According to the present embodiment, therefore, crimping of the first fastening band 24 is managed by controlling the band crimping ratio. Consequently, a target surface pressure can easily be obtained and hence an appropriate surface pressure can be achieved, thereby preventing the large-diameter tube 18 from being displaced off position, while also avoiding a shortage of service life.

If the annular outer surface 36 of the boot mount 20 is free of the annular ridges 40a, 40b, then, as shown in FIG. 14, the distance L6 from the center O1 of the outer member 12 to the annular outer surface 36, which is smooth and continuous, is defined as the outside diameter of the outer member 12. Therefore, the outside diameter D2 of the outer member 12 represents the distance from the center O1 of the outer member 12 to the surface of the outer member 12, which is tightened by the boot 22, and which is diametrically spaced at a maximum distance from the center O1 of the outer member 12.

The wall thickness of the large-diameter tube 18 of the boot 22 is defined as the thickness L7 from the inner circumferential surface of the large-diameter tube 18, which is held against the smooth and continuous annular outer surface 36, to the outer circumferential surface of the large-diameter tube 18. As shown in FIG. 15, the inside diameter of the first fastening band 24 after it has been crimped is defined as the distance L8 from the center O2 of the crimped first fastening band 24 to the inner circumferential surface of the crimped first fastening band 24.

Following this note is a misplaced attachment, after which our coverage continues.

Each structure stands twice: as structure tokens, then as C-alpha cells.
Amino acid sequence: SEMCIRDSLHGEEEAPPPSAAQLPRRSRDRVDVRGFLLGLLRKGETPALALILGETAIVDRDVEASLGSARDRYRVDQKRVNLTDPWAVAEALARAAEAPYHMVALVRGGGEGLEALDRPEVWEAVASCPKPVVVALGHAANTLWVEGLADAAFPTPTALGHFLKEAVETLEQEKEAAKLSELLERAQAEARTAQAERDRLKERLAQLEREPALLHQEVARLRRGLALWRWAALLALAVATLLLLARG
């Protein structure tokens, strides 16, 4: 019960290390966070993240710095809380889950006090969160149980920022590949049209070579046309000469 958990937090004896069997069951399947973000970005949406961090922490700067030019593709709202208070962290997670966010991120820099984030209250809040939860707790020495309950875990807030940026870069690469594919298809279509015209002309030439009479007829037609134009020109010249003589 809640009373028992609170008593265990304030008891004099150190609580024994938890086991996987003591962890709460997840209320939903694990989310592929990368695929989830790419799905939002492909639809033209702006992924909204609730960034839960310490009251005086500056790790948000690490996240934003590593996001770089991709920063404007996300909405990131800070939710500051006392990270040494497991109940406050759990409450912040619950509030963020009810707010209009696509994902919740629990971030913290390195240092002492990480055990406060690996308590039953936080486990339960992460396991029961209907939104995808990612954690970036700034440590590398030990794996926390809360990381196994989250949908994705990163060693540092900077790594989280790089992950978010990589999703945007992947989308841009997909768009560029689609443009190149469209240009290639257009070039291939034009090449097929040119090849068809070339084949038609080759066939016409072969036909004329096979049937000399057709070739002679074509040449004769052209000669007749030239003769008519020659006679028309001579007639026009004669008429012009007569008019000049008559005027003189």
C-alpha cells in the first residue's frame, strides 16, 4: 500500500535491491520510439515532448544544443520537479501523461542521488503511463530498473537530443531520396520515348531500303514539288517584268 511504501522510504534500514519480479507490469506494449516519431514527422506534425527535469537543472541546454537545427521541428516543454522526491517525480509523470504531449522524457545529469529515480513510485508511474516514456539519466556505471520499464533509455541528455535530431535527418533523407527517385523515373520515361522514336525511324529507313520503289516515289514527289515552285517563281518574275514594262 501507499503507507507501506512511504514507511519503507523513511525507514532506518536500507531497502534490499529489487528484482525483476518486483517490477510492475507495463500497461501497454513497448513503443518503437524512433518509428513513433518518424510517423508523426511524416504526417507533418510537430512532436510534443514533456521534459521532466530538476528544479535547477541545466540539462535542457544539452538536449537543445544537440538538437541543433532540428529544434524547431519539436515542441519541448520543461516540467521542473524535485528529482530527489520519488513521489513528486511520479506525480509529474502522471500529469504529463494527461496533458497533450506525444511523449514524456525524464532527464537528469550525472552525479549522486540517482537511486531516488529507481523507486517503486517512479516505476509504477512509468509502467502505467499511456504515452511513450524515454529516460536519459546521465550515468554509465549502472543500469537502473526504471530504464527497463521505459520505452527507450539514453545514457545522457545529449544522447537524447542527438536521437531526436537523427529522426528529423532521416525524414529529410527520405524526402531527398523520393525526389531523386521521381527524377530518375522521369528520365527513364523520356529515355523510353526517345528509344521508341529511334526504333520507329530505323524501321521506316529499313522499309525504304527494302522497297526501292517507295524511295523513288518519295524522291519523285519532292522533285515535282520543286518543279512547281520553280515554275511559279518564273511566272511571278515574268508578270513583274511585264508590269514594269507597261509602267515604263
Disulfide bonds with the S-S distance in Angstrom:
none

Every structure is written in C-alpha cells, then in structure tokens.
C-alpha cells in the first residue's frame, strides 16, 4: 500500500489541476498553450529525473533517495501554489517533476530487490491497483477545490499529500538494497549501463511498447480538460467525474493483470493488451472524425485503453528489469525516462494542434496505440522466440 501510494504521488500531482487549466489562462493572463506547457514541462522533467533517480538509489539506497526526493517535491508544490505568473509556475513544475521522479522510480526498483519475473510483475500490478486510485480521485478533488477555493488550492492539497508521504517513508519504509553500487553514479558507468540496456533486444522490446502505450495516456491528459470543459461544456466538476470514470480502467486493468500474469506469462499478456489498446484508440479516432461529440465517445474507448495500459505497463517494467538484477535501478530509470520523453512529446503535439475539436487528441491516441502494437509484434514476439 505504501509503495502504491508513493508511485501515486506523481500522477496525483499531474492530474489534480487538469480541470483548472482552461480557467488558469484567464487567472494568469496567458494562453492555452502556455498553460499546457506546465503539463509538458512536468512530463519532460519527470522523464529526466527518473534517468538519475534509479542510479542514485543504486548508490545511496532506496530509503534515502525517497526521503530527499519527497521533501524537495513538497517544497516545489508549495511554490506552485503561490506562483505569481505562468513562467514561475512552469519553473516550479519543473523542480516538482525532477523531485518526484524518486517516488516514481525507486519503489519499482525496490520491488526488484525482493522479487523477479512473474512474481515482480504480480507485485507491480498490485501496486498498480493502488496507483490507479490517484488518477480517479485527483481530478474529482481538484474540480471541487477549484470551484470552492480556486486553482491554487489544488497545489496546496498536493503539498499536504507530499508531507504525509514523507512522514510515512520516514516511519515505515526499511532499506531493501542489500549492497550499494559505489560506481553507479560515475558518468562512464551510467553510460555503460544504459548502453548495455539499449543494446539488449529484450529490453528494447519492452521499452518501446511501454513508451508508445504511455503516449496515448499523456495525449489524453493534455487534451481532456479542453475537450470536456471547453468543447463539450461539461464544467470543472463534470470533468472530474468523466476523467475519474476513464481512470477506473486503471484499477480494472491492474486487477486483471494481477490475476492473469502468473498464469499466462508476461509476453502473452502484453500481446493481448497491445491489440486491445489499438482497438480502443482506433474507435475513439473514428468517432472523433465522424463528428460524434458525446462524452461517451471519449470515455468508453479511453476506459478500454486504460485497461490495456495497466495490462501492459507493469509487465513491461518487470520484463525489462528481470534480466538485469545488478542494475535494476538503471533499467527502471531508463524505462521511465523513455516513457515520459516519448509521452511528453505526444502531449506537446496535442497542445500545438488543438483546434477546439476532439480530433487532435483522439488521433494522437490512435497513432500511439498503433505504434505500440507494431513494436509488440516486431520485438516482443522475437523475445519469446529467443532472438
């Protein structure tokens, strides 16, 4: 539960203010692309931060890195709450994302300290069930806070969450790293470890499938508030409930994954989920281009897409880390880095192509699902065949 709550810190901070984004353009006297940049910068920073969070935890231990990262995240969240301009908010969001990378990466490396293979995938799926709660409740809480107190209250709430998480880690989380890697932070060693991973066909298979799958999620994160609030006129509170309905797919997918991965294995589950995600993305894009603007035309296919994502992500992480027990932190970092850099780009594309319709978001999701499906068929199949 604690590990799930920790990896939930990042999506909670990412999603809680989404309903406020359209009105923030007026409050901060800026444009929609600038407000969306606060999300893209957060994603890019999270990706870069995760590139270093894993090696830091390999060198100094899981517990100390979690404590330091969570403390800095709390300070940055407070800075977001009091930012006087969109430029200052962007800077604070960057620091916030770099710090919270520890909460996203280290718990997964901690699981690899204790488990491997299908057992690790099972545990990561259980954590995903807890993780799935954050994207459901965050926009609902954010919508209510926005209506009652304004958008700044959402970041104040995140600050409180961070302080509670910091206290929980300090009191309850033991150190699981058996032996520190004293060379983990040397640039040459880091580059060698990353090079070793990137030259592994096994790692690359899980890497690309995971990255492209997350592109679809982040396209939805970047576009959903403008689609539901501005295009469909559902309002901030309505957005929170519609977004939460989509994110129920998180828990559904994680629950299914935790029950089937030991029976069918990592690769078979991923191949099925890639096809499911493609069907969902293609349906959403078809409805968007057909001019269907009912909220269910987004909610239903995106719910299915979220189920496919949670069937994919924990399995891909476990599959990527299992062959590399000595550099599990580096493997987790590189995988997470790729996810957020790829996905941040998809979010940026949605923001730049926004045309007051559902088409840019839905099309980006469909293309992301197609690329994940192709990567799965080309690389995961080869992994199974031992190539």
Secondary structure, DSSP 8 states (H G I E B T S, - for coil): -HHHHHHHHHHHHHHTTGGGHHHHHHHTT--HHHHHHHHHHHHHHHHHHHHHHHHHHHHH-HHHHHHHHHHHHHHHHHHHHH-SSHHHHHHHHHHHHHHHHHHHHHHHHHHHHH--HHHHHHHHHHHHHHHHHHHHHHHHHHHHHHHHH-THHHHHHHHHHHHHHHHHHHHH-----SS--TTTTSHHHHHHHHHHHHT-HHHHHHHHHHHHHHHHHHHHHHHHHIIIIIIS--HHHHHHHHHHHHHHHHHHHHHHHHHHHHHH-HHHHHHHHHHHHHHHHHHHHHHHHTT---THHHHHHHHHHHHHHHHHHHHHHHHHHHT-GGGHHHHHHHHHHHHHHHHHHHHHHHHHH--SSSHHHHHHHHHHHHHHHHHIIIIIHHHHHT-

The large-diameter tube 18 and the small-diameter tube 19 are thus tightened respectively around the outer member 12 and the shaft 14, to result in a completed rotation drive force transmission mechanism 10.

When the first fastening band 24 is crimped on the large-diameter tube 18, as described above, a space 142 is defined between the inner wall surface of the first peak 138a and the outer circumferential surface of the outer member 12 (see FIG. 19), and the annular ridge 46 on the inner circumferential surface of the large-diameter tube 18 engages within the annular engaging groove 38.